The Ukrainian steppes are vast, almost featureless grassland plains, similar to the American prairies. Wild horses are native to the region and were domesticated by the Yamnaya. Having then acquired the wheel (which likely spread there from what is now Iraq), they managed to use their horses to draw wagons and chariots. The Yamnaya buried their dead in distinctive mounds known as kurgans, often alongside horses and wagon parts, showing these items’ significance to their culture.
Evidence will always be incomplete for periods so deep in history, but it’s becoming increasingly accepted that the Yamnaya people were the speakers of Proto-Indo-European. Their horse-driven vehicles would certainly have made them a formidable force. And archaeologists have found evidence of their kurgan burials spreading eastward into Europe. Furthermore, many of the cultures that descended from Proto-Indo-European saw the horse as a symbol of power. Perhaps it was venerated as the source of their ancestors’ success?
Whether the Yamnaya are the source of the Proto-Indo-European language or not, we can also use the mythologies of Europe and India to piece together something of the Proto-Indo-Europeans. We are on shakier ground here, however. Myths do not change according to regular, predictable laws like languages do. And they are often freely adopted from abroad: Ancient Greece, for example, incorporated many elements from Egypt (which is not an Indo-European culture).
Still, some similarities seem too strong to ignore, such as that between Thor and Indra at the start of the article: two thunder gods who slayed giant snakes. To this we can add the Ancient Greek deity Zeus—another god of thunder and the leader of the pantheon—who wrestled the serpent Typhon for control of the world.
In fact, Indo-European cultures usually have a sky or weather god as their chief deity. And this is in tune with an origin on the steppes: out on those unremitting, wide-open plains, the grand skies would have been by far the most dramatic feature. In the absence of mountains or oceans, perhaps it makes sense that they would look to the sky as the source of the world’s mysteries?
After William Jones’s proposal in the late 1700s, Indo-European studies captured the imagination throughout the 1800s—but sometimes for the wrong reasons.
People in the 1800s were disturbingly interested in classifying races. The idea of a single great people, who lay behind many of the world’s great cultures, proved popular. Of course, everyone proposed that this culture originated where they came from. But such ideas resonated particularly strongly in Germany. Germany was still “finding itself” in the 1800s: the Germans entered the century a people with no nation, their territory split between hundreds of tiny states. German nationalists sought to encourage German speakers to come together to form a powerful country, and the idea of having once been a strong super-race was an appealing source of inspiration.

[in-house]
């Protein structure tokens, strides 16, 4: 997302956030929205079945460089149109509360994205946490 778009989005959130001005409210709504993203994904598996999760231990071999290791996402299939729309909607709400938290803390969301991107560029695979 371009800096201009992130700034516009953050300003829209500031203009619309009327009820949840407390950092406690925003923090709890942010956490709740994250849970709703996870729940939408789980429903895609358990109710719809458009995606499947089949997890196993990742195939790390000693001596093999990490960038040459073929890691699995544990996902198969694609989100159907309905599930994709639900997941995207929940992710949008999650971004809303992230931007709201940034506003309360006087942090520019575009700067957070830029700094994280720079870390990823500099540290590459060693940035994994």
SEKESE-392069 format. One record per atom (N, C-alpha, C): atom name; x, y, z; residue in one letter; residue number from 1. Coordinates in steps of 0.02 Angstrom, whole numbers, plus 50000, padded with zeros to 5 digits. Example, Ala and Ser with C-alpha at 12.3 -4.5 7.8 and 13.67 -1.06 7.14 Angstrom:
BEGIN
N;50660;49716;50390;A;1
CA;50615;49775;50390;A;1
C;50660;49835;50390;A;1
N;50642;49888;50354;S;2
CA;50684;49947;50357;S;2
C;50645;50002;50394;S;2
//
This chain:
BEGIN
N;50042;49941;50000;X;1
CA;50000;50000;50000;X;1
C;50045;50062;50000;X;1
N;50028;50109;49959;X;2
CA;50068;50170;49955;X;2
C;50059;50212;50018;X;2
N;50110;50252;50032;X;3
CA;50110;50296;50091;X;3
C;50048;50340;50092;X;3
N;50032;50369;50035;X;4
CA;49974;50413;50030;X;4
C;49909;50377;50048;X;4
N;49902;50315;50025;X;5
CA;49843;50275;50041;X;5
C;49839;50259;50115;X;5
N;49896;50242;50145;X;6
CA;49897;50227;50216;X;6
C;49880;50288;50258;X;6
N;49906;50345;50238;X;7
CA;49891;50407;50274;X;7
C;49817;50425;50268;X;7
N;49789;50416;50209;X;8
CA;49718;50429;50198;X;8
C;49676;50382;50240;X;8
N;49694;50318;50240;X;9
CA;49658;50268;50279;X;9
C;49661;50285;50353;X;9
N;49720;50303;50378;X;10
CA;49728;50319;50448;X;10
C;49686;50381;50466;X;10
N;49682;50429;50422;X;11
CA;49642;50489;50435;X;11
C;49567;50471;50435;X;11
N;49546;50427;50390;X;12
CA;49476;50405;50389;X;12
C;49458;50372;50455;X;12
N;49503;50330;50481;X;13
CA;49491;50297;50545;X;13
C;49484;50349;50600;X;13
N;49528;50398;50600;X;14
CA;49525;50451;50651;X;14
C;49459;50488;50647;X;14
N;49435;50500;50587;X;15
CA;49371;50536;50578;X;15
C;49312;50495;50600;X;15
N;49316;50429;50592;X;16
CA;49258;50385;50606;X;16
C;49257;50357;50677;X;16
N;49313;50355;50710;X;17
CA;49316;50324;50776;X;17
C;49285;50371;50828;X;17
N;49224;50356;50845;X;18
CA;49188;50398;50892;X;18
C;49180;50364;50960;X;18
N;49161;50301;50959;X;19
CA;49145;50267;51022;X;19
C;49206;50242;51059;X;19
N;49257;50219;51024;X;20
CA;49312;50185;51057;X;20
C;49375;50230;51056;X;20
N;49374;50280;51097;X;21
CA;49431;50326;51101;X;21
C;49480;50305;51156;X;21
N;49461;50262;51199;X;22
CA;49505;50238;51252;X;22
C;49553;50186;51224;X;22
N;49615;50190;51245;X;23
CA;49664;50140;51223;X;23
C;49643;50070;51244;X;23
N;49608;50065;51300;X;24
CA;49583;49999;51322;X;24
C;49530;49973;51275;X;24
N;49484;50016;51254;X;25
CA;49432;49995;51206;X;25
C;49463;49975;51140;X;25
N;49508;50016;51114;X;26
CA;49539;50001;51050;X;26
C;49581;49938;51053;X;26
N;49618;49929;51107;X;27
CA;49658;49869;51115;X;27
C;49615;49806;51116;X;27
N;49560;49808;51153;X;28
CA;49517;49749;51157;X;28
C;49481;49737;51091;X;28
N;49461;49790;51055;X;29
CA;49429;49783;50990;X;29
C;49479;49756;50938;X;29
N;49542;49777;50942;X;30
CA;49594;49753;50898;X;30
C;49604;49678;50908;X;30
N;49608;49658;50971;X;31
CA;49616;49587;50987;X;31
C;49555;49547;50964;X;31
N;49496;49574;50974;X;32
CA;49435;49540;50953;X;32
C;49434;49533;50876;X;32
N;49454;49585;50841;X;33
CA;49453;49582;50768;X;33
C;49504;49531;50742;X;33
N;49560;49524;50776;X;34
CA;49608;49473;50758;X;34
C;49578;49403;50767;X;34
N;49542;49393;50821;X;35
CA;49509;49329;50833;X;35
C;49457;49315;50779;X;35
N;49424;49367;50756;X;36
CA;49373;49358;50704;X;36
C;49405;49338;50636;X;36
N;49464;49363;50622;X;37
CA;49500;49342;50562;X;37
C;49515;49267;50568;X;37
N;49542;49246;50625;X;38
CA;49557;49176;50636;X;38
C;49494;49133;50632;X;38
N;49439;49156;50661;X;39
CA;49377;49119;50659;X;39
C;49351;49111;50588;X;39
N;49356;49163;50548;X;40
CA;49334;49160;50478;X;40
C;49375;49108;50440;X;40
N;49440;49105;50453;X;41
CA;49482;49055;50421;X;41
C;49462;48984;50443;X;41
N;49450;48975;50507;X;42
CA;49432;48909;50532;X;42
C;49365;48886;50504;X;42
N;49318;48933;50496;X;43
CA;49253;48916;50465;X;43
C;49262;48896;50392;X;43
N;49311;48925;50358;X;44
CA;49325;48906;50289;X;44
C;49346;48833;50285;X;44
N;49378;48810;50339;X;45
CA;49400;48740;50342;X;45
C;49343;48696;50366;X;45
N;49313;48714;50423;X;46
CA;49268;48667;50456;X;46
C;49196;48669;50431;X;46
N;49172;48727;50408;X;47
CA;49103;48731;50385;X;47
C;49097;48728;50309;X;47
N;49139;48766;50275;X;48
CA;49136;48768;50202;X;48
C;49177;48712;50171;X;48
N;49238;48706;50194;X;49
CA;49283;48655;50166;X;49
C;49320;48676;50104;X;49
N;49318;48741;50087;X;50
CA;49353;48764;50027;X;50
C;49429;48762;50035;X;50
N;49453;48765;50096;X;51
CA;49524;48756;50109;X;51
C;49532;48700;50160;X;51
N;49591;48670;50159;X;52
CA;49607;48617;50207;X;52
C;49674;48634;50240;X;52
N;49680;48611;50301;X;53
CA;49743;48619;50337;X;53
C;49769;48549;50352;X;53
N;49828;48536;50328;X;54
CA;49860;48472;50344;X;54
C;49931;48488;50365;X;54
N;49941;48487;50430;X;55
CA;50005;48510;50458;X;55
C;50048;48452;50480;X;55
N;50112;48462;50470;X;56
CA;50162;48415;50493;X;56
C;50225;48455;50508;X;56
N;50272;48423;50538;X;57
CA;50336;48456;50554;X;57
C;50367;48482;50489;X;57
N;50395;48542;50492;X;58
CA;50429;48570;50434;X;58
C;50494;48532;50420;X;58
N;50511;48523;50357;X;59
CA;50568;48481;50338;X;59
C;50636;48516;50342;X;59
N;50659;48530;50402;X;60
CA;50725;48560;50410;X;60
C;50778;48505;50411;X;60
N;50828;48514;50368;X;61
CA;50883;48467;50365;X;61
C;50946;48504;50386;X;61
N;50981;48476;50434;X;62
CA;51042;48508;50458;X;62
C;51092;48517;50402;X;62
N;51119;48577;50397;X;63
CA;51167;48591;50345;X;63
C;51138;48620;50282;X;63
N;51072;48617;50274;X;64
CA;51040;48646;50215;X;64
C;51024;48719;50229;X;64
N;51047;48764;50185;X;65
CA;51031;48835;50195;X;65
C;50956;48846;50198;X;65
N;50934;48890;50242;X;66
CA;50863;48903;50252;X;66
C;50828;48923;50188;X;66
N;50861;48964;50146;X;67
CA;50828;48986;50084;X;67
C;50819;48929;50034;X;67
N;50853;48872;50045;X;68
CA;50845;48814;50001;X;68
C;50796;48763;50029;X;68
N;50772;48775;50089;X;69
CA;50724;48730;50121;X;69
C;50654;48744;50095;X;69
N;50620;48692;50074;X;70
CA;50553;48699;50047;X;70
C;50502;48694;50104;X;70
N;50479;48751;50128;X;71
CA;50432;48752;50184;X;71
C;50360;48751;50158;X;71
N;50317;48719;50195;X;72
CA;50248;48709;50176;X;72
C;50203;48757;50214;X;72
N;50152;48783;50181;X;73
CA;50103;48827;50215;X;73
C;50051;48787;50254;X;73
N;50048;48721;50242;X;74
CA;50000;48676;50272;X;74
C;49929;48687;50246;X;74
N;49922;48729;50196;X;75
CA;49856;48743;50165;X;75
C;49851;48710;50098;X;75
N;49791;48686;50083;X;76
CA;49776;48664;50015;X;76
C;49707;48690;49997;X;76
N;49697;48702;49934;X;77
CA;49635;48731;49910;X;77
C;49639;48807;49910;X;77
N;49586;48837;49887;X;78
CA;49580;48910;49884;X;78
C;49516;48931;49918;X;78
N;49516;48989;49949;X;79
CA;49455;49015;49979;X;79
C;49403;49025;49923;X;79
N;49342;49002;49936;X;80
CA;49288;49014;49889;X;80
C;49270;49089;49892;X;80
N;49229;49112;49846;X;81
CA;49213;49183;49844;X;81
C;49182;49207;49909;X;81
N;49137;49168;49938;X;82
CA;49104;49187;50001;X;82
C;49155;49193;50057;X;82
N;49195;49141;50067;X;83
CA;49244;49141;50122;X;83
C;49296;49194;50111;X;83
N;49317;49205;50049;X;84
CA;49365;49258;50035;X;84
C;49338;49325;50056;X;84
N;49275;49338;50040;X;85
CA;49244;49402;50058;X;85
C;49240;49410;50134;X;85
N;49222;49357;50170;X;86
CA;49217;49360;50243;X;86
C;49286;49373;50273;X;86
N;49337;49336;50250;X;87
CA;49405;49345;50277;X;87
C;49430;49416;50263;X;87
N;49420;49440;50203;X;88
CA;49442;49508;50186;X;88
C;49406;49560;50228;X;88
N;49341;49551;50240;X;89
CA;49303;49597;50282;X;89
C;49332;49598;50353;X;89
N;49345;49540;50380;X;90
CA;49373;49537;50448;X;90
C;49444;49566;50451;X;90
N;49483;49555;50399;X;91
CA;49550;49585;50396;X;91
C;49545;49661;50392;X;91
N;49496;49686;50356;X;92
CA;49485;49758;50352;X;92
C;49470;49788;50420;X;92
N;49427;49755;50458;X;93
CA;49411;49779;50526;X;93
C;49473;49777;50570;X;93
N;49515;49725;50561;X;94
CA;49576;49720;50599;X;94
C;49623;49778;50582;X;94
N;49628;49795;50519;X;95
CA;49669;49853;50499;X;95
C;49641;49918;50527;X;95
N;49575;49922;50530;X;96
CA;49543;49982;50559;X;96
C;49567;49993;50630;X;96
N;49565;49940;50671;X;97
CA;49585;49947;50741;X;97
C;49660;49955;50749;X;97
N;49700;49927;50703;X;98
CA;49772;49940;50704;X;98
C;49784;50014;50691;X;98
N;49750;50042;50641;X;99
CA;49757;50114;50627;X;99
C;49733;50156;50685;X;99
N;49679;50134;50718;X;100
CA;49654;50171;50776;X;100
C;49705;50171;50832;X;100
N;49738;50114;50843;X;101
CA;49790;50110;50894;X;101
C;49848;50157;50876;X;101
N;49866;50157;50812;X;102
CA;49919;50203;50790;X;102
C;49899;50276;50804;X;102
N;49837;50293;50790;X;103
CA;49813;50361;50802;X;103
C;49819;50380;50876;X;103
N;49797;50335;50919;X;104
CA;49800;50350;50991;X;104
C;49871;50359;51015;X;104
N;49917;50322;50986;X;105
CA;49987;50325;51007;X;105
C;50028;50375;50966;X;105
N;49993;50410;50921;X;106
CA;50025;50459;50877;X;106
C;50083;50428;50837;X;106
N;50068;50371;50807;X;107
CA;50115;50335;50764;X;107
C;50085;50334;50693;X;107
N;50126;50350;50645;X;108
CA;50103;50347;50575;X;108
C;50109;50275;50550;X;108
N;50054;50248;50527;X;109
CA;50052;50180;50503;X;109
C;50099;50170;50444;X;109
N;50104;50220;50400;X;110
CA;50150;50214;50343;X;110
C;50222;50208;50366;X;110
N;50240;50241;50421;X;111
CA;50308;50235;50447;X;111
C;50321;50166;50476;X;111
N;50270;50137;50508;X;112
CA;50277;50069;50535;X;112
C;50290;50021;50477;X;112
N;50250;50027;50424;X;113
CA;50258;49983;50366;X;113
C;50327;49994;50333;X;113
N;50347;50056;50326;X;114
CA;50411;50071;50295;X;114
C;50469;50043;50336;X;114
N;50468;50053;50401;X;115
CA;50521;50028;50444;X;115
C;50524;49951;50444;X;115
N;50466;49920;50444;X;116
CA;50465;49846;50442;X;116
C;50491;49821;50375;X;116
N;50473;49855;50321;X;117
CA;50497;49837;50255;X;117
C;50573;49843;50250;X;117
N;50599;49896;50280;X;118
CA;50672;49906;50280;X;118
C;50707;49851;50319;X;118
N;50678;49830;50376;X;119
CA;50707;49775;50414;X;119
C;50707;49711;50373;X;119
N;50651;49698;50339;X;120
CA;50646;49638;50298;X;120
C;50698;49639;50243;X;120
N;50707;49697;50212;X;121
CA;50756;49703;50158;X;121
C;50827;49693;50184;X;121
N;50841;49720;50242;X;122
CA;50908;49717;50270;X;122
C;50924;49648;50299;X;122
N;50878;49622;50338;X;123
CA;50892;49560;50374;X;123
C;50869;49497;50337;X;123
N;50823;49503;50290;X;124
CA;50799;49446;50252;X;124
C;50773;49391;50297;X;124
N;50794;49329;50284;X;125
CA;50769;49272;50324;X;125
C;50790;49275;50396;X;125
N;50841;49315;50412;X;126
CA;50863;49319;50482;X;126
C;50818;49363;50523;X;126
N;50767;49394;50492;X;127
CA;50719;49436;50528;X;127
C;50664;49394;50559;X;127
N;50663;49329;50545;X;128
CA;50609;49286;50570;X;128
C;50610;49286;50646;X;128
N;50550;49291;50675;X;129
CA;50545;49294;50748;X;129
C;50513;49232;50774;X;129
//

It was from such a cocktail of ideas that Hitler later drew elements of his philosophy. He took the word “Aryan” from a word used by writers of old Indian and Iranian texts to describe themselves (the word “Iran” comes from “Aryan”), and he adopted the ancient Indian sign of the swastika. He believed that these were relics of an ancient “master race” that had once conquered the world (before being “diluted” by contact with the locals).
But Hitler’s ideology had no basis in reality. For one, the Indo-Europeans were not a “race.” Languages are not genes. For example, the peoples of places influenced by the Roman Empire ended up adopting Latin (which developed into its daughter languages of French, Italian, Spanish, and so on) because it was a prestigious language at the time. They were not replaced by people from Rome. The Indo-European languages probably spread over the millennia through a mixture of invasion, trade, settlement, and inter-marriage. In any case, there is certainly no way to mark out who is an “Indo-European” using genes.
Furthermore, Hitler persecuted, for example, Slavic people while arguing that they were “inferior,” even though Slavic languages trace back to exactly the same origin as German. This makes it clear that Hitler was simply following his own prejudices, and haphazardly using whatever pseudo-scientific justification he could find to support them.
And whoever the Proto-Indo-Europeans were, there is no evidence that they were “superior” to their neighbors. For example, the elaborate burials found at Varna, Bulgaria, precede the arrival of the Yamnaya into the region and are more sophisticated than anything we find from them. If the hypothesis of the Yamnaya spreading outwards from the steppes is correct, it is because they were simply in the right place at the right time: horses were native to their region, and once they obtained the wheel from the Middle East, they found themselves in control of a powerful weapon.
There is much about the first Indo-Europeans that is now lost to time. In our attempts to know them, we are forever snatching at fragments. They left us no towering pyramids like the Ancient Egyptians; they left us no lofty philosophy like the Greeks. Yet, to think that the very sounds we utter today can be traced back to men and women living out their lives on a vast, desolate plain 5,000 years ago—to imagine them shearing sheep, gathering honey, and telling stories under a sweeping sky—gives us a tantalizing connection to a profoundly distant past. And for that, the first Indo-European speakers hold a fascination like no other.